A strange thing in the road cutting

Near the highest part of the road leading from Tobermory to Salen, the area known as the Guala Dhubh, there are some impressive road cuttings which date back to when the road was upgraded. The rocks are all volcanic - Paeleogene lavas with prominent red boles in between many of them. On the west side of the road cut at Grid Ref NM 53306 51640, there is an obvious cleft in the rock - it shows up on Google Streetview as well.

I went to have a look at it some time ago but couldnt quite fathom it out - was it a dyke, a fault or maybe the cast of a fossil tree? I had been having some correspondence on Twitter with a PhD student who has been studying the Mull lavas and as a consequence of that I went back for another look. Pics and explanations below:

The roadcut at the highest point of the Tobermory Salen road. Moira brought Geo-dog Daisy along to ensure that all was correct and in order.

The cleft is the obvious feature running up the cliff, seen from the other side of the road in this picture. Its got some ice in it

Much of the rock on the west side of the road was plastered in ice - not the best conditions for trying to work out the geology!

We walked down the top of ones side of the road cut and then came back up on the road itself
There are some good features to see in the rocks:

Many of the lava flows have an obvious red top to them. Generally considered to represent a period of sub-aerial weathering where a soil is produced in arid conditions. This would represent a long period of quiet activity between eruptions. Some researchers however have found evidence that some of these red layers may be pyroclastic in origin which would shorten the timescale considerably. Anyway, loads of these to be seen in Mull and these roadcuts have great examples on display

Amygdales! Lots of them. Gas bubbles filled with crystals. All sorts of good stuff to be seen here -  a lot of the crystals are of calcite which is quite common. Have also found analcime and other zeolites and agate. ther are also many places where there are large gas cavities (vesicles) but no crystals lining them. Like Swiss cheese!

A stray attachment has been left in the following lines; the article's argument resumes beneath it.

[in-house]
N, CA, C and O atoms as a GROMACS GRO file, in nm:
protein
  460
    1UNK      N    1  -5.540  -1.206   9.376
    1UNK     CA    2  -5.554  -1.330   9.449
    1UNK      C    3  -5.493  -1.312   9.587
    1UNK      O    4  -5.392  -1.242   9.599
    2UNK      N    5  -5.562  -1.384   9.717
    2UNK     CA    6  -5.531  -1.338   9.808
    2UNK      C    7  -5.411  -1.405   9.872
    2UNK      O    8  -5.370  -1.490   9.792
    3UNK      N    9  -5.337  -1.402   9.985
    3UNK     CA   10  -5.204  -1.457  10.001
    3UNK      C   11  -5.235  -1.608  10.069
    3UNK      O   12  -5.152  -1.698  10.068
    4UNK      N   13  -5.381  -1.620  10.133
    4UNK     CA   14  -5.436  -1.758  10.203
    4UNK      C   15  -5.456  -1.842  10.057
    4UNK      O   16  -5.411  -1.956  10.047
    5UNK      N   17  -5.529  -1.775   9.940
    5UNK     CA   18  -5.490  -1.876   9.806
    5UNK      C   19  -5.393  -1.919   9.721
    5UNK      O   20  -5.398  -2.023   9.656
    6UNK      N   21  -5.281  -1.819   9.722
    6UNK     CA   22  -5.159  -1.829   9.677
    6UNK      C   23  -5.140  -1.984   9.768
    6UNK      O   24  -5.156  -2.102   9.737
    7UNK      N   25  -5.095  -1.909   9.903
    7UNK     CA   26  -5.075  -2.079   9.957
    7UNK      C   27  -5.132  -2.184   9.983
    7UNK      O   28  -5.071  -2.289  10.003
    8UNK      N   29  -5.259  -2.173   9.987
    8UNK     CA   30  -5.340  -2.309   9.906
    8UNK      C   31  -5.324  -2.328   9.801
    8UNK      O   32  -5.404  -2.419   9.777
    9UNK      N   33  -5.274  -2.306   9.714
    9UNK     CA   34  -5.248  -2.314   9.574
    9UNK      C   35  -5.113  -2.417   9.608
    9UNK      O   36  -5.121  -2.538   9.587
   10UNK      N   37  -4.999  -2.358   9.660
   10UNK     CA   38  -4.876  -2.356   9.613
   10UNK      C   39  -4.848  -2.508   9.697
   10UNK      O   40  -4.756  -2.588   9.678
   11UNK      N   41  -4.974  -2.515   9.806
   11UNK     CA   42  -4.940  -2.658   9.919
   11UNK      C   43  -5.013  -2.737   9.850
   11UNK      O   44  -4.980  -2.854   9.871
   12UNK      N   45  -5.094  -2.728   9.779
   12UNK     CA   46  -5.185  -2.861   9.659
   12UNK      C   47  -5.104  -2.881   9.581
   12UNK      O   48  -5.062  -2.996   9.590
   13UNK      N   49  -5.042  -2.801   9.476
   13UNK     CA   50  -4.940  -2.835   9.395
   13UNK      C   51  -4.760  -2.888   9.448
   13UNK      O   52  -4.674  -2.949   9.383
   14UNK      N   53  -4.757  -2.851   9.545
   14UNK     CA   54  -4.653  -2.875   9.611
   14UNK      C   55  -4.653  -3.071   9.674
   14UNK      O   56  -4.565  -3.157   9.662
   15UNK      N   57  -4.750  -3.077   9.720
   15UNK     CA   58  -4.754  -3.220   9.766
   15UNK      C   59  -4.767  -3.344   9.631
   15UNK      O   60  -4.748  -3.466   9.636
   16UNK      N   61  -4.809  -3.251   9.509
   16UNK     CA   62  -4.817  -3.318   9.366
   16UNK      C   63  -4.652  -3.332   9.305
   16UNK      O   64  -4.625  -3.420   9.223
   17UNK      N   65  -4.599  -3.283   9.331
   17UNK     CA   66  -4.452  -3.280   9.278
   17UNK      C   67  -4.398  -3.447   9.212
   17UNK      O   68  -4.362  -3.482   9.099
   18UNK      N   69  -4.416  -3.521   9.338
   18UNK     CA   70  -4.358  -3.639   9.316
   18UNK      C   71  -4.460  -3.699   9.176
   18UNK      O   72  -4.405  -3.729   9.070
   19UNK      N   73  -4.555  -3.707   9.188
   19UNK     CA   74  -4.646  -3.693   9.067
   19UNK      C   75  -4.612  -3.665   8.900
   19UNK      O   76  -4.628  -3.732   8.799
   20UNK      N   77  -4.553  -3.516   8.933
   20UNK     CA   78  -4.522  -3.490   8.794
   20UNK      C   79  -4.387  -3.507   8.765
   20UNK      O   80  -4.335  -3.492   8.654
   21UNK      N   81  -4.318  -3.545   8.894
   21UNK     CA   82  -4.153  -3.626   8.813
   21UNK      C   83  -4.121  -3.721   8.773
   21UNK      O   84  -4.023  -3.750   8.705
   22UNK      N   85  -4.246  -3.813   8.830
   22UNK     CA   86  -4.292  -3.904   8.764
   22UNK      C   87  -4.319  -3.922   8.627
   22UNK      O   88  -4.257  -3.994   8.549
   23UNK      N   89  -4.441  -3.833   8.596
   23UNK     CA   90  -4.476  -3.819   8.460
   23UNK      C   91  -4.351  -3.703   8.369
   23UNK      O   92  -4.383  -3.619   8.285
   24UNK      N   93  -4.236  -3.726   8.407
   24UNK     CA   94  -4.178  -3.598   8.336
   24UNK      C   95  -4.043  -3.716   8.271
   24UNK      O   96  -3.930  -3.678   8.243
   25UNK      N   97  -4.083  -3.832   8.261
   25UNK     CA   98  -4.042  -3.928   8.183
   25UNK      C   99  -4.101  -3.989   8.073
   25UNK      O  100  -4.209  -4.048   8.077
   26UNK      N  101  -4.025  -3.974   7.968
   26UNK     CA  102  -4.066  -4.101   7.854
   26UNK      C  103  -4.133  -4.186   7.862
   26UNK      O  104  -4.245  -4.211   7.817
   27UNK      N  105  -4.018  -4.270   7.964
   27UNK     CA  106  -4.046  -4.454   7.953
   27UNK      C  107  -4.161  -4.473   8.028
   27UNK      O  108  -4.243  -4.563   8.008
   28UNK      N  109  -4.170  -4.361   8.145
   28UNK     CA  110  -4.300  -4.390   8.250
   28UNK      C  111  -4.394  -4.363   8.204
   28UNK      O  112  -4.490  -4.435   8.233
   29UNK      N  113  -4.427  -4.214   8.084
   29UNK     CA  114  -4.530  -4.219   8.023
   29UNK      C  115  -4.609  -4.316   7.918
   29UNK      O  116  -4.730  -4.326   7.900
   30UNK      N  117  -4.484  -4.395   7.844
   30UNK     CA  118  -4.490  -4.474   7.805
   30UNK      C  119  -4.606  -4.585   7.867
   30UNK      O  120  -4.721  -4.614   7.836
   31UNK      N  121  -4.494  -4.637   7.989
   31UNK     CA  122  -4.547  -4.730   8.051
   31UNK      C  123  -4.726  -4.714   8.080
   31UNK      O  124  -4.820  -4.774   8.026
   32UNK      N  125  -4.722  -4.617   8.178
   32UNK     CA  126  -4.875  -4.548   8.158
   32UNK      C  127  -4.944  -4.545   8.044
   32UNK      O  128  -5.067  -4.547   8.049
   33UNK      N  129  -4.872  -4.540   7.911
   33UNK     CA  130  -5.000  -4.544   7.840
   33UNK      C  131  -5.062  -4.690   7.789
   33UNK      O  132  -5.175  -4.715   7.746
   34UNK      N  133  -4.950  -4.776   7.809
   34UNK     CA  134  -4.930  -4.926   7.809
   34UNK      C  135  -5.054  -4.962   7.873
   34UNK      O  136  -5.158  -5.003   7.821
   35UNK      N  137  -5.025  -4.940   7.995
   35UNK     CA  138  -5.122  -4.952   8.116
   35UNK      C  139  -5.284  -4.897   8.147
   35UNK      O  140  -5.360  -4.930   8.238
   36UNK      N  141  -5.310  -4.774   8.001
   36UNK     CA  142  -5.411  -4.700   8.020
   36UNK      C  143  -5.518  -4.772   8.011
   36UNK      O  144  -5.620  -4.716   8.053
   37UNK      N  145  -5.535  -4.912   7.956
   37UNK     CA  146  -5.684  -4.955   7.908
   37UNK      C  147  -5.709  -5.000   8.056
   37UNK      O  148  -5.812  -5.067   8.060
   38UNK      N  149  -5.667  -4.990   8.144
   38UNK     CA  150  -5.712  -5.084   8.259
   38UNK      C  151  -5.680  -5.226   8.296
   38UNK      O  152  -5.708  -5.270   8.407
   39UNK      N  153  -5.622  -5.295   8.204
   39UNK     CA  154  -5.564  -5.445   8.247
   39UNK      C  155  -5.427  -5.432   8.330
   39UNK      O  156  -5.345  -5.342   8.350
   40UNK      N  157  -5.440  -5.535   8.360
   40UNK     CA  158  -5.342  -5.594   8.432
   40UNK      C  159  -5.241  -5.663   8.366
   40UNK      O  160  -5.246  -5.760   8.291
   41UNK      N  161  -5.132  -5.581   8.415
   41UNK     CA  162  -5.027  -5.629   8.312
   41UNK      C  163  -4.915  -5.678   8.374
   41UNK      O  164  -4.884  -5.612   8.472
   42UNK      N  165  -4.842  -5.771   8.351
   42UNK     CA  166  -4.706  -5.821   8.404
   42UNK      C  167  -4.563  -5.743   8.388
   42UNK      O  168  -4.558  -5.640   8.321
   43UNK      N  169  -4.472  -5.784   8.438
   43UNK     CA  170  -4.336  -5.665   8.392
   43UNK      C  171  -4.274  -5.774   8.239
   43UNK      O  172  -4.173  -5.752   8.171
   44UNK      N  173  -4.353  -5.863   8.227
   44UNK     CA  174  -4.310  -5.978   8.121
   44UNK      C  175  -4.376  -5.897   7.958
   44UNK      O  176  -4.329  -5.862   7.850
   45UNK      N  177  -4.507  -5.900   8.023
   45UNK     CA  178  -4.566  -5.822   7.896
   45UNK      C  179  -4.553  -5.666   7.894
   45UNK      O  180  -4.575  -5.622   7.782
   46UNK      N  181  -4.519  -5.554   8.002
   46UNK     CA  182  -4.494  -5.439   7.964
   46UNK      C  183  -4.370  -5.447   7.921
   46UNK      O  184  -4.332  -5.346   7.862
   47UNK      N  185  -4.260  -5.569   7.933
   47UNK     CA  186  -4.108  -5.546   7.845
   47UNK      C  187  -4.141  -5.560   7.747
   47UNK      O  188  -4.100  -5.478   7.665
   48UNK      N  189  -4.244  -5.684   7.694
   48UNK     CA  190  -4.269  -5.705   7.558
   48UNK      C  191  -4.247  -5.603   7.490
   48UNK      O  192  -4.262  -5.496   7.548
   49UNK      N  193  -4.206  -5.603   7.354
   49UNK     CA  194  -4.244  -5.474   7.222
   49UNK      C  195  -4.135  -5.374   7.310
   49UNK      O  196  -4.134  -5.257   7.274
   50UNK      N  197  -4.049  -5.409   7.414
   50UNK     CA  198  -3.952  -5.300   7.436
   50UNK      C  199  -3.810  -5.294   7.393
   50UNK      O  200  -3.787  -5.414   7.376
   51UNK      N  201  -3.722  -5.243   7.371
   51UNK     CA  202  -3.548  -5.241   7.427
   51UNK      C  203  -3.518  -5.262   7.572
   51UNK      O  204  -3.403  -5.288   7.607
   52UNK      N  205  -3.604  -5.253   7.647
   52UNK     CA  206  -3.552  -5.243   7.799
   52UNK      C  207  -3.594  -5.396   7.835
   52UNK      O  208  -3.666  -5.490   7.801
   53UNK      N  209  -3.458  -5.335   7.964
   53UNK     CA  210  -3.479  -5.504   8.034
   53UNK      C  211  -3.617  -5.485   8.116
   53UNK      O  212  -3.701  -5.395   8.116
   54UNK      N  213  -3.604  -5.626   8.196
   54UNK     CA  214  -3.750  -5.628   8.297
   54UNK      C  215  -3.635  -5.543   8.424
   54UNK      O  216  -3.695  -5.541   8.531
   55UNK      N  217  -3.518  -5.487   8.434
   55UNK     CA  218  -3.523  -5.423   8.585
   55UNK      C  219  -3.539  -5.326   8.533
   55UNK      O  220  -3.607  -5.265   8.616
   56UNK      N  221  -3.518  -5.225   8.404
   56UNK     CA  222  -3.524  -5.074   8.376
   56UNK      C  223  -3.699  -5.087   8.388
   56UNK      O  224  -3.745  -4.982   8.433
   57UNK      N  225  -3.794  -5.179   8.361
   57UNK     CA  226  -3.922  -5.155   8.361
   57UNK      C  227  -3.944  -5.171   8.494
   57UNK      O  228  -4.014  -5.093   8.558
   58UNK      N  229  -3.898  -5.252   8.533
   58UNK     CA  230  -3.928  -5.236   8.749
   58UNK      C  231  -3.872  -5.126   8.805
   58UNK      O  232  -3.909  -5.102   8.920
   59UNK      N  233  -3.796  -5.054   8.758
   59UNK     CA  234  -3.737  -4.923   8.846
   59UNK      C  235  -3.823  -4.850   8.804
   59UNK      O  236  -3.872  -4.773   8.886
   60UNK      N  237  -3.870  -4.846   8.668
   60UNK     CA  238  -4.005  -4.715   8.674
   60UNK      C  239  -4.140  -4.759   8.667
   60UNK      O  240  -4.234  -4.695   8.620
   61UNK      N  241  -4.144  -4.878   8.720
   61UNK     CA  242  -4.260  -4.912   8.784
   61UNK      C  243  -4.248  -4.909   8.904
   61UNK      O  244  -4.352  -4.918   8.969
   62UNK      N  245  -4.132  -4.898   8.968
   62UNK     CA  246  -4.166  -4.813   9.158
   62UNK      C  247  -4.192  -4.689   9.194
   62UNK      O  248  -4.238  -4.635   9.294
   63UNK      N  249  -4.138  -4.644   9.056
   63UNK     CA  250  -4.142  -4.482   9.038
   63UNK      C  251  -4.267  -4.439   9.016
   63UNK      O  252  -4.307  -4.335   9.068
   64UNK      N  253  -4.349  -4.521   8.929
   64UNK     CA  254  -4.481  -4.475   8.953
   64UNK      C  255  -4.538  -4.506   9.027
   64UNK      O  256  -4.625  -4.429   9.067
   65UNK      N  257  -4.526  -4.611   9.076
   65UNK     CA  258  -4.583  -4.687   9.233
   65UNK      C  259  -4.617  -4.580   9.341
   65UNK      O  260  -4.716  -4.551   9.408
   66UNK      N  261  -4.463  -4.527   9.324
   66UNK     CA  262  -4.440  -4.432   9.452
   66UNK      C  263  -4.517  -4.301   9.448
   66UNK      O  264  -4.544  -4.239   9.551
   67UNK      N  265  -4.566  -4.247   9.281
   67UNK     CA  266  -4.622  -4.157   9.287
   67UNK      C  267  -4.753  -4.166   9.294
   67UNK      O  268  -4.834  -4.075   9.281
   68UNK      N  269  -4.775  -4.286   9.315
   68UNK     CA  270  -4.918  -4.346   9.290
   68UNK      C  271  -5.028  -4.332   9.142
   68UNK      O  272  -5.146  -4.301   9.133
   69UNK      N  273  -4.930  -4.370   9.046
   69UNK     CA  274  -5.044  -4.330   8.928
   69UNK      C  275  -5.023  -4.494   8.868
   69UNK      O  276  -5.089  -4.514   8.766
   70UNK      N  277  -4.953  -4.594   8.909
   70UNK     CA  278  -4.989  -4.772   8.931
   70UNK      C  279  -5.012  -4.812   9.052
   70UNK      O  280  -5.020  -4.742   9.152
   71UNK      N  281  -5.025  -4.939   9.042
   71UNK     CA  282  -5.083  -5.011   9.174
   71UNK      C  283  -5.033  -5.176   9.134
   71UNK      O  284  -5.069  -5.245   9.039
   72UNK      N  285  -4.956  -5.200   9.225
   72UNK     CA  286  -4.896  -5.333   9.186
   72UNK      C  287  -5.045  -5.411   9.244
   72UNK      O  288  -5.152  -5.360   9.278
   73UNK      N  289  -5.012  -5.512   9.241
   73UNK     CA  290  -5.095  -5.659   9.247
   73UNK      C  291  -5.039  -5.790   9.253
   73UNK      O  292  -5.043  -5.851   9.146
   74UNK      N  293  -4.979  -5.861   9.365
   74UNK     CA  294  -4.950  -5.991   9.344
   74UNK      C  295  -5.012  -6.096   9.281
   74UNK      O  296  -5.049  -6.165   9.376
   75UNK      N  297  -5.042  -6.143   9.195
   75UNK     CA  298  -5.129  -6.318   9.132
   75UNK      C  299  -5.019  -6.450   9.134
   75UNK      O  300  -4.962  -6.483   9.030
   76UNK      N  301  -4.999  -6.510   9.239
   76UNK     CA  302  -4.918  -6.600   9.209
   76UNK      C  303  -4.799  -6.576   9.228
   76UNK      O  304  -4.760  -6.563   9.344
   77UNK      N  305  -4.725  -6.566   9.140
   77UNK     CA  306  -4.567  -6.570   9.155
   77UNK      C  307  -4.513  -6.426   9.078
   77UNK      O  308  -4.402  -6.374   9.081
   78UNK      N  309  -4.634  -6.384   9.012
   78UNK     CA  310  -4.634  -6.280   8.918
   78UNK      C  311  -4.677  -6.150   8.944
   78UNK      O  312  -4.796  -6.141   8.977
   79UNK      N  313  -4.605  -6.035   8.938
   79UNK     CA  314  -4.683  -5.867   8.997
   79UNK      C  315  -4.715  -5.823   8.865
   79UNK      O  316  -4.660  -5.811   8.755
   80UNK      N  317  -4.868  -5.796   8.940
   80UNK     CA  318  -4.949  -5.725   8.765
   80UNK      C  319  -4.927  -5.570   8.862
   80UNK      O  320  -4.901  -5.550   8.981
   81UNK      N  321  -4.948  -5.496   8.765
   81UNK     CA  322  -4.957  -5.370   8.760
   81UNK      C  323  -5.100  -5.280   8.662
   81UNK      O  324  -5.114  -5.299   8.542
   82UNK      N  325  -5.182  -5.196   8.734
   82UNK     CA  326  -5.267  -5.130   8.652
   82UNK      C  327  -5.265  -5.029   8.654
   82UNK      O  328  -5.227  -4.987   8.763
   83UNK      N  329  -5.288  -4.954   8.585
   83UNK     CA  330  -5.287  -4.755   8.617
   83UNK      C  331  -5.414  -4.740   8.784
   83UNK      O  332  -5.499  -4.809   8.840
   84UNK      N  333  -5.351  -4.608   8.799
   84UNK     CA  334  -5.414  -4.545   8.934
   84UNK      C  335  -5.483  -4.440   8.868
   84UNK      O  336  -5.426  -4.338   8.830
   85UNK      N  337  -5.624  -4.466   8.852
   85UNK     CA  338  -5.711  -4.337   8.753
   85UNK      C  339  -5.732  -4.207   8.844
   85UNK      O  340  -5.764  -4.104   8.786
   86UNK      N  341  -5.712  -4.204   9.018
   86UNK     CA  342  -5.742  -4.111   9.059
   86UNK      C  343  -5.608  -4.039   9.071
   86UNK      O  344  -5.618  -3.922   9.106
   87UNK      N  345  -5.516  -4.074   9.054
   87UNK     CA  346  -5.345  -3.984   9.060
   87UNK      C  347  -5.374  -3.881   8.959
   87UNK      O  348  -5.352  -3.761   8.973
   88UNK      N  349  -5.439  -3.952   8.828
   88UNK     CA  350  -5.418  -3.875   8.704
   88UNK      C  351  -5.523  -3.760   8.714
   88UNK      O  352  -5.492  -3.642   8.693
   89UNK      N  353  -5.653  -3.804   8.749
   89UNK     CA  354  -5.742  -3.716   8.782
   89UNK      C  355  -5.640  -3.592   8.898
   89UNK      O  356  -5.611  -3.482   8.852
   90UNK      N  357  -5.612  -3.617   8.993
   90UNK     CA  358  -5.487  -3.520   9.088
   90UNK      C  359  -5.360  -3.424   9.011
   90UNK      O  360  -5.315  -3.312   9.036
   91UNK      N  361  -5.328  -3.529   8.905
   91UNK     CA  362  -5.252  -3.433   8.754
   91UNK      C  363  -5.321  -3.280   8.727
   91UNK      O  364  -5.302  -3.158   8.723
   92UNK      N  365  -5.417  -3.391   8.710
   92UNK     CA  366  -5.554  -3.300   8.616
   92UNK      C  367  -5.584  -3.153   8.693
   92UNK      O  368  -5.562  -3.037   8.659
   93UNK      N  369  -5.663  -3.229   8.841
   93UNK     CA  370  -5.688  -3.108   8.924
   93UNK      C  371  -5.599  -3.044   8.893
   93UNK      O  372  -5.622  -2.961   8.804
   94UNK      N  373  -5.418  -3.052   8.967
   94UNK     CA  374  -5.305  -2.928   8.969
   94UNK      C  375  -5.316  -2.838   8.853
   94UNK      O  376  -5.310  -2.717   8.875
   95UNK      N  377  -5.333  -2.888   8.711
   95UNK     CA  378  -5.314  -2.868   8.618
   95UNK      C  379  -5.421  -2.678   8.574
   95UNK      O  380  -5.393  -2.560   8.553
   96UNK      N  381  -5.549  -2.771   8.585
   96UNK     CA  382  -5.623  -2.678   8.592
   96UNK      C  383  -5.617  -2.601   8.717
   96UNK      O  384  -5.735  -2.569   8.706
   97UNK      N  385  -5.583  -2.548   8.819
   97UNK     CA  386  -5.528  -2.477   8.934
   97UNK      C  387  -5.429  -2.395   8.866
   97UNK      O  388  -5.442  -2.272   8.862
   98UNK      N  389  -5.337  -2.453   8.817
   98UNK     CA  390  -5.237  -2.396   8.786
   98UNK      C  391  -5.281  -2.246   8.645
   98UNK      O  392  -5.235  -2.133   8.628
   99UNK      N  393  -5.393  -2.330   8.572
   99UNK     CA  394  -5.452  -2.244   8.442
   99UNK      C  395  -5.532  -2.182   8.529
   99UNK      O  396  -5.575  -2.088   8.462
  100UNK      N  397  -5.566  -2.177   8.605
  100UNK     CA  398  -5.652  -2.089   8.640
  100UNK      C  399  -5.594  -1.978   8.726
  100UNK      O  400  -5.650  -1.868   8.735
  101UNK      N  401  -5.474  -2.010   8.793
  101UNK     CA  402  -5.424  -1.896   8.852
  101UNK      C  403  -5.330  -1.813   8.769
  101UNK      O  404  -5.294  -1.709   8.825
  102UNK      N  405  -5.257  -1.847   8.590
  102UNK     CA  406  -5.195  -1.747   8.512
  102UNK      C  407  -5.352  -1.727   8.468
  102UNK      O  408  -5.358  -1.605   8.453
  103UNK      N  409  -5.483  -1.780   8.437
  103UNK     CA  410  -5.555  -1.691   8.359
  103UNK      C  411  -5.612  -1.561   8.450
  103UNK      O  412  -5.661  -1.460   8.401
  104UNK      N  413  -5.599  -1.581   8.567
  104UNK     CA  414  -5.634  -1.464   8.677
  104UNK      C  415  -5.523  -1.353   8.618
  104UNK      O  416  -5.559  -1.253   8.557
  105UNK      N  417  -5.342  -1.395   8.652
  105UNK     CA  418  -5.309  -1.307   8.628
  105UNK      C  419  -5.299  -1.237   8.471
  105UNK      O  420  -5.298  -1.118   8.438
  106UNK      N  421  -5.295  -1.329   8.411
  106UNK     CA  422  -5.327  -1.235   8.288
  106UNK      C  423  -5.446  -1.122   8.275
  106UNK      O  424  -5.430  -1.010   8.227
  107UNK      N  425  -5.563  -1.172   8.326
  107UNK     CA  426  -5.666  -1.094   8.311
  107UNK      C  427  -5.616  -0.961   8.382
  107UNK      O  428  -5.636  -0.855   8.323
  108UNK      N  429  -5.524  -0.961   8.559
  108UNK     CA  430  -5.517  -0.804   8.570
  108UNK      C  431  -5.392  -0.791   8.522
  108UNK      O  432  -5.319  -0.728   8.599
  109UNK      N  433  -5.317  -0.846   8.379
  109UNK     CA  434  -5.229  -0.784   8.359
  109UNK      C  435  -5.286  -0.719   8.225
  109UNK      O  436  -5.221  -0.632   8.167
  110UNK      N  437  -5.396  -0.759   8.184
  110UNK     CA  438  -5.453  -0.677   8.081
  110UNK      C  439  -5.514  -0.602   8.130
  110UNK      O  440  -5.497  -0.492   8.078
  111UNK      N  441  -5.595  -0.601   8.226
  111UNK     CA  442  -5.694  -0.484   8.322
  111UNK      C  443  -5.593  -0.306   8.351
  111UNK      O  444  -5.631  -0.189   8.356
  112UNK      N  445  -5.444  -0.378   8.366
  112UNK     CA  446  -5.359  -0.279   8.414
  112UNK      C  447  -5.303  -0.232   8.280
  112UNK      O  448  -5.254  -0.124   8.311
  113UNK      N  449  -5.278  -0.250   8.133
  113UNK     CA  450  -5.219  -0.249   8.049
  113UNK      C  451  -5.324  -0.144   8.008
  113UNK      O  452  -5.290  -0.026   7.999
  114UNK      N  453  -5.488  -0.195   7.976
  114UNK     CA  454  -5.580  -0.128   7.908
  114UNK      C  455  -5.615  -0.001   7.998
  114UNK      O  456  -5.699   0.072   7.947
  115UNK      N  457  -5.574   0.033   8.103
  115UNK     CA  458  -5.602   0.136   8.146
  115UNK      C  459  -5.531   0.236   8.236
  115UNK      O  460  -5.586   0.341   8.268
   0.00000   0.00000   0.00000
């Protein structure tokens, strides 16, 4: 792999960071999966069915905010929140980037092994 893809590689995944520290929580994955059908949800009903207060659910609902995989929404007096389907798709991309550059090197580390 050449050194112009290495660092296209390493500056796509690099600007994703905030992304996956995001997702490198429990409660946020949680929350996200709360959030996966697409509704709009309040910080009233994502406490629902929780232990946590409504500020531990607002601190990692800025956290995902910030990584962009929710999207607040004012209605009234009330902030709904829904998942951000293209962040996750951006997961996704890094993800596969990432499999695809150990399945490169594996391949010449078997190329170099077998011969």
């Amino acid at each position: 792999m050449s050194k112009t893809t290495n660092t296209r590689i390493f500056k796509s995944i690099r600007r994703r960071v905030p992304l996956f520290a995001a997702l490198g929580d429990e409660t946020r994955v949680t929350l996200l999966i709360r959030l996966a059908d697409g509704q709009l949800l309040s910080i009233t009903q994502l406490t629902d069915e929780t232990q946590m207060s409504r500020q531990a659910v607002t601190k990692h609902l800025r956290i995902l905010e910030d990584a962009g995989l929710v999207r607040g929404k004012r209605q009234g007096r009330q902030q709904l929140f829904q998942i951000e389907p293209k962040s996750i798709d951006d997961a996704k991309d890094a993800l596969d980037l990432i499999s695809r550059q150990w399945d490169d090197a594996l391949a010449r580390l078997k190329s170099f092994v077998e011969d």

Finally, I got to the "feature" that I had come to look at:

This is it again, from the roadside. It doesnt appear to be a dyke. Whatever it is, it does not appear on the other side of the road (or maybe I didnt look hard enough!) Could it be a tree cast? The thing is, it runs across two lava flows - you can just about make out the red horizon between them, about half way up the photo. It seems unlikely that a tree would be swamped by one lava flow and then remain standing before another one hit it. Esp as there is a red layer in between which points at a gap in the eruption sequence. It looks like it might be a fault, although there is no vertical displacement on it - if there were, that red horizon would show such movement well. So the movement may be lateral - in and out of the photo if you like.

Heres another pic, a portrait format  one:

There is a lot of ice in there as well. 

I had a look at the top of the road cut on this side just to see what it looked like but there is very little to see - a tiny stream runs across and down it (hence the ice) but there are no obvious features to see. So I think it might be a small fault - but if someone can suggest something else, please let me know!

And the dog had a great walk!


Very interesting reading. Thanks for sharing.

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